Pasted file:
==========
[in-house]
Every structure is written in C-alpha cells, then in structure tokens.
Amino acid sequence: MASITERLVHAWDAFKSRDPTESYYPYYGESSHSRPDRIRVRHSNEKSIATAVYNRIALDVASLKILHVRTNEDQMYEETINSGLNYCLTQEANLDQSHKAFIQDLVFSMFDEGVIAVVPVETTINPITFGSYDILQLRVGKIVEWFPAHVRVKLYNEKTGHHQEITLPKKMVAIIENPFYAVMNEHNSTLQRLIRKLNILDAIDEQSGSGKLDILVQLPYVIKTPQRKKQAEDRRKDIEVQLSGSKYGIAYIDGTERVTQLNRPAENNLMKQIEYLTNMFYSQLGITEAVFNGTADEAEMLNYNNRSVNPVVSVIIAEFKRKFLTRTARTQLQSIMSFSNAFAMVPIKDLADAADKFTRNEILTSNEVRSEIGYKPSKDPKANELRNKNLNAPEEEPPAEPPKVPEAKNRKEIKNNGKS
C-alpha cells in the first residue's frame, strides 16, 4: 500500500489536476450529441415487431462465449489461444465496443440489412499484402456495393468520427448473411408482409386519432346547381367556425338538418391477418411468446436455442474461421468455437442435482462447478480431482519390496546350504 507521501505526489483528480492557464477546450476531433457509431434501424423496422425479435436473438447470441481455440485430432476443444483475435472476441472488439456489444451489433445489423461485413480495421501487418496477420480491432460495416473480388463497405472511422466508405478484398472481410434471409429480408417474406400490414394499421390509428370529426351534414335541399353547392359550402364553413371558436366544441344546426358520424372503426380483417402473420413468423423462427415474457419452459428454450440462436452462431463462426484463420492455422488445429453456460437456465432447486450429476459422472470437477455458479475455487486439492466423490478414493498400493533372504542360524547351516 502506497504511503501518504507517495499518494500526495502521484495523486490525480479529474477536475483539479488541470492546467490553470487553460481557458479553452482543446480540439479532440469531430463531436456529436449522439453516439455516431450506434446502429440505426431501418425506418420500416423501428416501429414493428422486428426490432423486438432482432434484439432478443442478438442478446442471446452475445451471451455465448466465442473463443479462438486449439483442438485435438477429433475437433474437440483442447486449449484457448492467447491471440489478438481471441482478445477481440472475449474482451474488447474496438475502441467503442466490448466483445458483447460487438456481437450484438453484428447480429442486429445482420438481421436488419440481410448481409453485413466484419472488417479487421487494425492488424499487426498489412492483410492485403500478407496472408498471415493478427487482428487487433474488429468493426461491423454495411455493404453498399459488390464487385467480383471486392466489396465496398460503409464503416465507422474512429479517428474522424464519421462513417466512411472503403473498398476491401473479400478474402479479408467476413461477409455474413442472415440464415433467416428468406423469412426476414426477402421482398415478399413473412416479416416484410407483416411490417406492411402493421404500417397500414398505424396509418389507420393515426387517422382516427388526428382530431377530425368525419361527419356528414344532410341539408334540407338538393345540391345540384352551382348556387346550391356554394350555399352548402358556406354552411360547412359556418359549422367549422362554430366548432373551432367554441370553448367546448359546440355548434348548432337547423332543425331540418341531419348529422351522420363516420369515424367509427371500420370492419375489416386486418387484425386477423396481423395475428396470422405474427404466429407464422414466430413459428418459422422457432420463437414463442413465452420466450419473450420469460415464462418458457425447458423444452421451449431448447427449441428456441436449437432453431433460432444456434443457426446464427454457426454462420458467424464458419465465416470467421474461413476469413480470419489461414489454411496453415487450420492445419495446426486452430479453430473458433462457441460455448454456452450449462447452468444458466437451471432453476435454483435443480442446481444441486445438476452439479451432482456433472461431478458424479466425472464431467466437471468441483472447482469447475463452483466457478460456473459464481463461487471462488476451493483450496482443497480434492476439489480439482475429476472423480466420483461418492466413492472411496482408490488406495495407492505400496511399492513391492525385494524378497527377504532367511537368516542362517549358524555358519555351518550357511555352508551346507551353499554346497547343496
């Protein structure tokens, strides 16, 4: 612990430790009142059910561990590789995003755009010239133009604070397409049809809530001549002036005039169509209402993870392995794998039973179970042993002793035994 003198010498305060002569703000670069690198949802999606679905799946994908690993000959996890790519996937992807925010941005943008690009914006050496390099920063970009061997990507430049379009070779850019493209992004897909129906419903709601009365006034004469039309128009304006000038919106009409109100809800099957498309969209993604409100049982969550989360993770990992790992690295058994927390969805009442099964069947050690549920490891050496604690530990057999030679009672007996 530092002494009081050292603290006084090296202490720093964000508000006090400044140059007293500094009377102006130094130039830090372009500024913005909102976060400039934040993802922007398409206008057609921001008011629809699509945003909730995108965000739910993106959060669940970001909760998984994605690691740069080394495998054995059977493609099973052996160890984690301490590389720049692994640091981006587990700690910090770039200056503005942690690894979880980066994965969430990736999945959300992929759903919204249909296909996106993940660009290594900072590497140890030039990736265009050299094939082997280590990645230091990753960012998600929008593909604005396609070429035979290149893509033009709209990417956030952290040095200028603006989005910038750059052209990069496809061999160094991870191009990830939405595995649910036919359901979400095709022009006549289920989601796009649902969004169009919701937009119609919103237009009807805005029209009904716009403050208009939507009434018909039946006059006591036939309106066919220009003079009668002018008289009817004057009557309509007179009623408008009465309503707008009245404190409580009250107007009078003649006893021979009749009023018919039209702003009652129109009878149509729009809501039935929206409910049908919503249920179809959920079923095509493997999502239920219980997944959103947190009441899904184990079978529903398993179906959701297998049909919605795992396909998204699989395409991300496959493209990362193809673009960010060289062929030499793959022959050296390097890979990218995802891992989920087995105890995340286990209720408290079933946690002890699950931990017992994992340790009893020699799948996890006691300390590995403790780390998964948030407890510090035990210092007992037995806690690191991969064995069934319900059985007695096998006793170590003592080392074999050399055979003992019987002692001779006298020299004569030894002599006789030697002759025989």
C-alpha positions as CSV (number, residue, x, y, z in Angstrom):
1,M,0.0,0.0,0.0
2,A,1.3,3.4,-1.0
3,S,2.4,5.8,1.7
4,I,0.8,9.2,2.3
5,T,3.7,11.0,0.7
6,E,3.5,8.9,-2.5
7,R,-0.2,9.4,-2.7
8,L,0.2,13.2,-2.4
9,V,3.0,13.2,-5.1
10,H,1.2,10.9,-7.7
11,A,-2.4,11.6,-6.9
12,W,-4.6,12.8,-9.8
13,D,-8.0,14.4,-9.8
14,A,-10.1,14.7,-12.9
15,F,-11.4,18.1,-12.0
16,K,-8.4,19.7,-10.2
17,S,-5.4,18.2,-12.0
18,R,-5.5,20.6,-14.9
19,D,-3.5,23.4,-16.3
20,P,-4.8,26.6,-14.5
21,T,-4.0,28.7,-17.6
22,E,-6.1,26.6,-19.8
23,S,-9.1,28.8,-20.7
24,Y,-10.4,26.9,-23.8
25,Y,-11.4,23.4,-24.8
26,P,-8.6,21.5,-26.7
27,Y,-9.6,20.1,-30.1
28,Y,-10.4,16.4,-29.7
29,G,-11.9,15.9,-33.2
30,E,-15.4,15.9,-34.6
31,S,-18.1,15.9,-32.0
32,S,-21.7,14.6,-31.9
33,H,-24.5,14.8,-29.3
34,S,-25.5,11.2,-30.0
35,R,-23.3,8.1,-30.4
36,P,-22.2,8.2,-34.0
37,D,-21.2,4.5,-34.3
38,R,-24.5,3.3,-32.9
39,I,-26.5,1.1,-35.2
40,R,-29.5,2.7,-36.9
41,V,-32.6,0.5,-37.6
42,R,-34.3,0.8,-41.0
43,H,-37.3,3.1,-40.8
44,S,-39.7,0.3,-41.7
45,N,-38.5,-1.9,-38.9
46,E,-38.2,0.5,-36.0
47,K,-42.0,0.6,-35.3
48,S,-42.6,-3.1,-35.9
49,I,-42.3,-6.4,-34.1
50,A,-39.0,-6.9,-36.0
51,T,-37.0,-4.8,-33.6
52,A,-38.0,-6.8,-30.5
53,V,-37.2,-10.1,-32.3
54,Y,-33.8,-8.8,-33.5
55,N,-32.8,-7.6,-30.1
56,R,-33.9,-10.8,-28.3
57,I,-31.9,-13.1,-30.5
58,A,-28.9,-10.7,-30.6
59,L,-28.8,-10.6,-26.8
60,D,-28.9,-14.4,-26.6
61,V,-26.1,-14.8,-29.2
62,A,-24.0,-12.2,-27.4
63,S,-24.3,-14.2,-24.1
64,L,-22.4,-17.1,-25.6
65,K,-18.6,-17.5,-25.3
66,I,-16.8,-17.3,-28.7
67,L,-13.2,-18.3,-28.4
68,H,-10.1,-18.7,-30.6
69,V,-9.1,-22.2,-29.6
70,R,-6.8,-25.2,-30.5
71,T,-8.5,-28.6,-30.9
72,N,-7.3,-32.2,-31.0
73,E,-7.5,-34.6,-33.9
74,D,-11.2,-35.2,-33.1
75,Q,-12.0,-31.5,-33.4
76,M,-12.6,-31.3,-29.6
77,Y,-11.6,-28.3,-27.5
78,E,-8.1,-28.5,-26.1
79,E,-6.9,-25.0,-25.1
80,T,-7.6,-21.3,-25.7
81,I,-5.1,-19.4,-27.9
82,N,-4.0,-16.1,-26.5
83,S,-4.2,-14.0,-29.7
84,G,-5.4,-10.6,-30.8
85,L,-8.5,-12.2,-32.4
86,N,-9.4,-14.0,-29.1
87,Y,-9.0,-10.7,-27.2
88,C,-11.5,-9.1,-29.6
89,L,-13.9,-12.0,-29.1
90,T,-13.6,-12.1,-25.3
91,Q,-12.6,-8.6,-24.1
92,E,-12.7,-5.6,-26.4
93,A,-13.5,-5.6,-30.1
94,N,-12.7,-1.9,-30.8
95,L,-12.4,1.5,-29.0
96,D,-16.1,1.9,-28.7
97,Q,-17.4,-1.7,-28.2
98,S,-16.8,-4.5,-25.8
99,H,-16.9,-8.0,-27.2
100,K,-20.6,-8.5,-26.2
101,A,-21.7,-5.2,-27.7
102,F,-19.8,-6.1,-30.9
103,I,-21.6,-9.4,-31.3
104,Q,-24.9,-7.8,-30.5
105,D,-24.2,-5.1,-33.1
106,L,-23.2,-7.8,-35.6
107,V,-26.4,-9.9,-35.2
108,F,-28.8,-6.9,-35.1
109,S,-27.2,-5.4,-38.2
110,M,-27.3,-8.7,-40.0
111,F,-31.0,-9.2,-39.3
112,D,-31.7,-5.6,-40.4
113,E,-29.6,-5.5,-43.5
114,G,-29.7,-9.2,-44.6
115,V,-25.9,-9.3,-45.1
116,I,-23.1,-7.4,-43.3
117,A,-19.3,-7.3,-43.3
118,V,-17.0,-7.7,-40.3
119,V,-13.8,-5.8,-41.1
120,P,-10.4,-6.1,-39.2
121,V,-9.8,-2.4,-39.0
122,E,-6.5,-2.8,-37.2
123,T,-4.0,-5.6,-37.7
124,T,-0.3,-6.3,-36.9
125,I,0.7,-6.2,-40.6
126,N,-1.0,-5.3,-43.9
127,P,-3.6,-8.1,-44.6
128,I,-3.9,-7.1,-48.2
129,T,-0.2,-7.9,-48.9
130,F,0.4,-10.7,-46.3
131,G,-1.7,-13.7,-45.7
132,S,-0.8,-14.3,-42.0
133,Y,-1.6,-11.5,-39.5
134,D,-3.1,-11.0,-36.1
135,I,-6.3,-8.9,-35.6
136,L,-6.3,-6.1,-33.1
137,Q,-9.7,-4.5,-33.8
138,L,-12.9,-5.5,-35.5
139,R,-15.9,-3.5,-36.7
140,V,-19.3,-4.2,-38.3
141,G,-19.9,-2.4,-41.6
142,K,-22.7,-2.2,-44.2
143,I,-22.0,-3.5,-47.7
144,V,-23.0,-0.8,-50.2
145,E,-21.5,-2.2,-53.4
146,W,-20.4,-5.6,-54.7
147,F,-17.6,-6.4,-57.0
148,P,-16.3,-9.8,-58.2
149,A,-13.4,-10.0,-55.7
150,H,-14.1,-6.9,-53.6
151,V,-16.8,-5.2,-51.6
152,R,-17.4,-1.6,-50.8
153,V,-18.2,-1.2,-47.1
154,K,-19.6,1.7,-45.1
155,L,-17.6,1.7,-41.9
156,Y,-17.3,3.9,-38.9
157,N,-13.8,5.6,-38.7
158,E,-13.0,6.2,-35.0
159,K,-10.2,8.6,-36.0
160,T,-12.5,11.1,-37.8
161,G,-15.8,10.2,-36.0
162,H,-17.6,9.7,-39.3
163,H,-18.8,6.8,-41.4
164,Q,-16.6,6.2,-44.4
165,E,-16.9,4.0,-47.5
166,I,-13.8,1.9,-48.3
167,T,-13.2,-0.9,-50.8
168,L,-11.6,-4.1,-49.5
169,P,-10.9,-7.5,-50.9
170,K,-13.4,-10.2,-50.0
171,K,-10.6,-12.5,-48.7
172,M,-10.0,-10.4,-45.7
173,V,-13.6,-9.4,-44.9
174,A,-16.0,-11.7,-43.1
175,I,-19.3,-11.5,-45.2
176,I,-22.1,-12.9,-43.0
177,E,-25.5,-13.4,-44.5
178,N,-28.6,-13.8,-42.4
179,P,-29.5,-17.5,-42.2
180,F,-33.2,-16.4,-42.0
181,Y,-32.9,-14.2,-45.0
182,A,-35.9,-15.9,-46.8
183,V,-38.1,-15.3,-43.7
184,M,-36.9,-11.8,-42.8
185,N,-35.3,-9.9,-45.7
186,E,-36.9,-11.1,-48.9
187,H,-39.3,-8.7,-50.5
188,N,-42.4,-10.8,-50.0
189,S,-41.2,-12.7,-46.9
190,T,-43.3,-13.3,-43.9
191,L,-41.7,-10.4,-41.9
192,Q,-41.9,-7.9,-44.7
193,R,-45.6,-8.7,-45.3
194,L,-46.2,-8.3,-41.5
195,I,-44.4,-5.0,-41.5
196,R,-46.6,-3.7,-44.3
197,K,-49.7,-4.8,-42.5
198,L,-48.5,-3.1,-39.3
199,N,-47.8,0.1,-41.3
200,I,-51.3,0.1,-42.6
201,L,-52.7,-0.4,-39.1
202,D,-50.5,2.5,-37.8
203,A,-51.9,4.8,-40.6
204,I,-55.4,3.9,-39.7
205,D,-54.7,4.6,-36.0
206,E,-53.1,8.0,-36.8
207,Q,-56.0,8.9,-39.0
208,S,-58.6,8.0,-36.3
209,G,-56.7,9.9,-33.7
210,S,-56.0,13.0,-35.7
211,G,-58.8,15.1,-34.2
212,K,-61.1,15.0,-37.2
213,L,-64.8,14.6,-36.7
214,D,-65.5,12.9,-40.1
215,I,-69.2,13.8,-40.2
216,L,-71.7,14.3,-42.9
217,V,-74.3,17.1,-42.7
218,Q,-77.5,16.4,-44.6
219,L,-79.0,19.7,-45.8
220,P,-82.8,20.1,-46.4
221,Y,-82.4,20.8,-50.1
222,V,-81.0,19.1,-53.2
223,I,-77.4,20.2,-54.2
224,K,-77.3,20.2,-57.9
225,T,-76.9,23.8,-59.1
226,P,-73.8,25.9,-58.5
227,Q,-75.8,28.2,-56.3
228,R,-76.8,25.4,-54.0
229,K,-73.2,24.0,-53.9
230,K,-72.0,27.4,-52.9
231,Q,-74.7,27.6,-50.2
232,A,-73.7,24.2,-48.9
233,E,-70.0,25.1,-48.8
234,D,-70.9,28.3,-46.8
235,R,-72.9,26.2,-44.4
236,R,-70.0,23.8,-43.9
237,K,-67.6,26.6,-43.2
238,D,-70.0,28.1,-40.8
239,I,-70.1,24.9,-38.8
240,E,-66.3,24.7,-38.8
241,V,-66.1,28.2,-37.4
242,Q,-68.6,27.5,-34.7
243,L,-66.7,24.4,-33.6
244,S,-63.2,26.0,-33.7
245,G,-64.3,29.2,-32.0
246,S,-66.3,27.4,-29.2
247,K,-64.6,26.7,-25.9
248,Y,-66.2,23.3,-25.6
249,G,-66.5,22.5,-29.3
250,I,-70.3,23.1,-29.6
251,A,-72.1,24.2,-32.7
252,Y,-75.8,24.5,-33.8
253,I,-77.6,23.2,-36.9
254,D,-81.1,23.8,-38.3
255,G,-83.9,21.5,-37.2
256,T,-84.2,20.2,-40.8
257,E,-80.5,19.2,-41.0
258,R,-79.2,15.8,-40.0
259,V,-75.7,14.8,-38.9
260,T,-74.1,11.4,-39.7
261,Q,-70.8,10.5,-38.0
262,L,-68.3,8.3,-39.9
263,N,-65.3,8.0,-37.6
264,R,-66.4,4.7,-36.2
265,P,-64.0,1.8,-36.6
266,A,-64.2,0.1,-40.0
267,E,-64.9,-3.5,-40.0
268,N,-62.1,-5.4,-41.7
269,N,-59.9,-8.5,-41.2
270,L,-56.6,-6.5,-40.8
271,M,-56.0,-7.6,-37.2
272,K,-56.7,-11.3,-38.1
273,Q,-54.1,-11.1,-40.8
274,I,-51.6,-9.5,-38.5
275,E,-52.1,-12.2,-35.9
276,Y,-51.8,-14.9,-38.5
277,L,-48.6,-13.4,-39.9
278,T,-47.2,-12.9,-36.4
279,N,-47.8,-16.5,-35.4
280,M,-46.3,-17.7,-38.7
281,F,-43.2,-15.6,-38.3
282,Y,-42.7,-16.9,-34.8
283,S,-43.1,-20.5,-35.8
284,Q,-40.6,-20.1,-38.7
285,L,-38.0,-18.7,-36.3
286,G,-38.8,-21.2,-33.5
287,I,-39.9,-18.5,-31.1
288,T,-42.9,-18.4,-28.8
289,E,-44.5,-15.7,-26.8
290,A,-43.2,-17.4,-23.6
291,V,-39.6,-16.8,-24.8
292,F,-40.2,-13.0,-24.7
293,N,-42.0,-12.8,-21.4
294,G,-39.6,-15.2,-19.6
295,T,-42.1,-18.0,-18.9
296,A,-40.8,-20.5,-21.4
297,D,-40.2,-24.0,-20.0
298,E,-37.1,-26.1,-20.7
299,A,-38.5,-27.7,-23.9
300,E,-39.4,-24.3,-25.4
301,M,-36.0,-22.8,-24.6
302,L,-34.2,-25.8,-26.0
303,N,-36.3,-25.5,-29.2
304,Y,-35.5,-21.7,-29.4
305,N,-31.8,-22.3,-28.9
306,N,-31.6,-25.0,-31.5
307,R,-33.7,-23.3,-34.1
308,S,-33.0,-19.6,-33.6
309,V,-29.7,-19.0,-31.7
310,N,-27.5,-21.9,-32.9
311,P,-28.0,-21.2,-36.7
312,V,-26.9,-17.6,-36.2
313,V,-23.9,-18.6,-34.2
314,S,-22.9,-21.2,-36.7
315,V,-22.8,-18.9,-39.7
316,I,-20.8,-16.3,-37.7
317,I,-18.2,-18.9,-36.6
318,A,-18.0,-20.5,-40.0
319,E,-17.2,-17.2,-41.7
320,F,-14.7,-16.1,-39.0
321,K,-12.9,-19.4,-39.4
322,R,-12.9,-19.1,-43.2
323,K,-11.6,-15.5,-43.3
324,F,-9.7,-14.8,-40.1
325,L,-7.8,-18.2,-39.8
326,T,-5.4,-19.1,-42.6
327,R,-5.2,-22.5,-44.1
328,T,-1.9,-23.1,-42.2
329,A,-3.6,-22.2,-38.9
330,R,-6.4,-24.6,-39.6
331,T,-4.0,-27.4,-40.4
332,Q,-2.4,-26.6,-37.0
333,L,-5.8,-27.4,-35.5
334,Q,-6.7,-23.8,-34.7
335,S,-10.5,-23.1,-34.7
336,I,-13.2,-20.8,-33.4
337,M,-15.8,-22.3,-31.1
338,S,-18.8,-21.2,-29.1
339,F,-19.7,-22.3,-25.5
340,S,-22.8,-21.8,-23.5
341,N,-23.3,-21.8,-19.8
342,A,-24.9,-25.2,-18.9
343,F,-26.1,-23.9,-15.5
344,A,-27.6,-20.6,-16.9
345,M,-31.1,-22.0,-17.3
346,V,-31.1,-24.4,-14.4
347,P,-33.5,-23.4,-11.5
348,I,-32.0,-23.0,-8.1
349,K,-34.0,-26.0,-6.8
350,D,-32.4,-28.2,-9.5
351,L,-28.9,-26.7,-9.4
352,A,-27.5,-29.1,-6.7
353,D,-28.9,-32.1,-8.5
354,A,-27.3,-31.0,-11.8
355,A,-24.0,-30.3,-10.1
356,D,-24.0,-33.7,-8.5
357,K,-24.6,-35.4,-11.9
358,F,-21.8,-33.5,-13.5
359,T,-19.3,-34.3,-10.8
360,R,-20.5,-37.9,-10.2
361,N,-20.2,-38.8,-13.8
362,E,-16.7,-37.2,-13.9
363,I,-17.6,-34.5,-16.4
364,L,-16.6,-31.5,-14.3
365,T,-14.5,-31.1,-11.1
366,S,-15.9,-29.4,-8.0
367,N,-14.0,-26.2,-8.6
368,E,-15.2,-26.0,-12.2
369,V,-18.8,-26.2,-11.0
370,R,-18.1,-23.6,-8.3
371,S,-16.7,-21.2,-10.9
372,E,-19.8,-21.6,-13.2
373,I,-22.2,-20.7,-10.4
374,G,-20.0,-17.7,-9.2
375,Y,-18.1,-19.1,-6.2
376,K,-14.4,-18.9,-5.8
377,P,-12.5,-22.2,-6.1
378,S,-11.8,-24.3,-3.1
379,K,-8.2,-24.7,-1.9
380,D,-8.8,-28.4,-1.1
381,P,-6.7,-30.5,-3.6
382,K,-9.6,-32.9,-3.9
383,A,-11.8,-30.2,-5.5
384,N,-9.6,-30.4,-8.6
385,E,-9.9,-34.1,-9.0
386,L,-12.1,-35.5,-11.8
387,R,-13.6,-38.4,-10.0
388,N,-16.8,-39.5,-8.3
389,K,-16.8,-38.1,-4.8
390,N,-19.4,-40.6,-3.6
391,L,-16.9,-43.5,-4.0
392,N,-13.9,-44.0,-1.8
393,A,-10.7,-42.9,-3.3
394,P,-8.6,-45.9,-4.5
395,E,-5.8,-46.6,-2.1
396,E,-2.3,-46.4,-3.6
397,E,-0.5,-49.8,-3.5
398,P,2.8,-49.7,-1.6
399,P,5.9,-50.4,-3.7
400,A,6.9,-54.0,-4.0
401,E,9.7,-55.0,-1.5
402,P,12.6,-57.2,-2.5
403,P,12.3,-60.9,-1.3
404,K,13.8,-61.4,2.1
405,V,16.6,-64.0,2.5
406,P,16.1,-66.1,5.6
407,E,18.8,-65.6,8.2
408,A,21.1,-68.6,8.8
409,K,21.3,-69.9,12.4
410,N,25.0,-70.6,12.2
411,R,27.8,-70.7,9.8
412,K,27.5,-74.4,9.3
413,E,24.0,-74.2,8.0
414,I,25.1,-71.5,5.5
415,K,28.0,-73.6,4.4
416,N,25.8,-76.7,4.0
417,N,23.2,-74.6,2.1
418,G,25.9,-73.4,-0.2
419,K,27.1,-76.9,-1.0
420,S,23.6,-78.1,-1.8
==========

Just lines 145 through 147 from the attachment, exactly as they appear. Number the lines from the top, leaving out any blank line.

139,R,-15.9,-3.5,-36.7
140,V,-19.3,-4.2,-38.3
141,G,-19.9,-2.4,-41.6